Scientific Machine Learning for Bayesian Inverse Problems Governed by the Fitzhugh-Nagumo Model

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This dissertation discusses research on scientific machine learning for Bayesian inverse problems governed by non-linear ordinary differential equations. More precisely, the forward operator of the considered problem corresponds to the FitzHugh--Nagumo Model. This ordinary differential equation is a simple model that approximately captures the dynamics governing action potential propagation in a single neuron. The parameter space associated with this model is low-dimensional, and the evaluation of the forward operator is relatively fast. This allows us to effectively explore various methods for Bayesian inference. Despite its simplicity, this model poses significant computational and mathematical challenges for Bayesian inference. Strong non-linearities in the forward and inverse problem result in a complicated, highly ill-conditioned optimization landscape with sharp gradients and narrow optimality zones, making it intractable for traditional variational techniques used to compute point estimates and poses significant challenges for sampling-type approaches for Bayesian inference. The contributions of this dissertation are the study, design, and analysis of artificial neural networks for Bayesian inference in challenging problems governed by non-linear ordinary differential equations. In this dissertation, we take the naive approach of directly learning a surrogate for the pseudo-inverse of the parameter-to-observation map. We develop a framework that allows us to simultaneously infer the model parameters, the noise parameters, and the covariance matrix of the posterior distribution of the model parameters conditioned on noisy, observational data. We explore the performance of different neural network architectures, namely dense neural networks and convolutional neural networks. We study different problem settings, including (i) extrinsic and intrinsic noise perturbations as well as their combination, (ii) the use of different features (time series data, spectral coefficients, and the combination thereof), and (iii) the reconstructions from full and partial observations. We explore different flavors of Markov Chain Monte Carlo sampling techniques to generate training data for the covariance of the posterior distribution. We also consider a Laplace approximation of the posterior to more efficiently generate training data. Our results are promising. We show that our methodology is capable of inferring hidden parameters from noisy perturbations effectively and accurately. However, significant mathematical and computational challenges remain to make these algorithms tractable in large-scale inverse problems. Moreover, while we tie our approach to a Bayesian framework, it is heuristic and ad hoc; we do not provide any mathematical guarantees nor do we explicitly address the ill-posedness of the inverse problem.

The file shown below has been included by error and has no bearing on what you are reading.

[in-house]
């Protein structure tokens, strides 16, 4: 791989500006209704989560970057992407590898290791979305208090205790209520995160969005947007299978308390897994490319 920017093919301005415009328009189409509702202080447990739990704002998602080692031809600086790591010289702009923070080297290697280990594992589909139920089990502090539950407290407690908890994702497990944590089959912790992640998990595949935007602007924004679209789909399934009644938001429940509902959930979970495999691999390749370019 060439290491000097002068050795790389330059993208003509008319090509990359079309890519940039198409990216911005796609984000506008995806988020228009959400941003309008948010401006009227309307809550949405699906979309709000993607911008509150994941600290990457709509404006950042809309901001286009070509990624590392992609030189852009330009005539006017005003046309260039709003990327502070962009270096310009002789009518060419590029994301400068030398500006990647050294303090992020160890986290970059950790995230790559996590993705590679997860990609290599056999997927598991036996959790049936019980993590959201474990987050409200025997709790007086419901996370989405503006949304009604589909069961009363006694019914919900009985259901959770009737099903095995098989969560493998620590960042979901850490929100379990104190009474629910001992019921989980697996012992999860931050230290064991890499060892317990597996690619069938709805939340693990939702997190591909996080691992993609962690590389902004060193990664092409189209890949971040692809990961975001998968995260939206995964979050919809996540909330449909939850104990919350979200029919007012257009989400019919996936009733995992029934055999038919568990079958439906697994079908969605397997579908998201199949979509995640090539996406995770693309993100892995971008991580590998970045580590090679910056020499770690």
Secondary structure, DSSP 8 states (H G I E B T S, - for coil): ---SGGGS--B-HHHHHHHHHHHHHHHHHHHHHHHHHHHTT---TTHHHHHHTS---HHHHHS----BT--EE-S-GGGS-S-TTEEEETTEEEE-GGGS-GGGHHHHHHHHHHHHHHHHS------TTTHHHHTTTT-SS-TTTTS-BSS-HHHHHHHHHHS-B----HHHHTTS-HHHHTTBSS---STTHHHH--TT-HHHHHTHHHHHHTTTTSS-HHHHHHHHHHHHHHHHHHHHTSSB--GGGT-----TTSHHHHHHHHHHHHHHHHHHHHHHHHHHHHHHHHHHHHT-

Scientific Machine Learning, Inverse Problem, Non-linearities, Dynamical System, FitzHugh--Nagumo, Variational Techniques, Non-Convexity, Objective Function, Neural Networks, Bayesian Inference, Dense Neural Networks, Convolutional Neural Networks, Extrinsic Noise, Intrinsic Noise, Markov Chain Monte Carlo Sampling Techniques, Covariance Matrix, Posterior Distribution Estimation, Laplace Approximation, Parameter Estimation, Uncertainty Quantification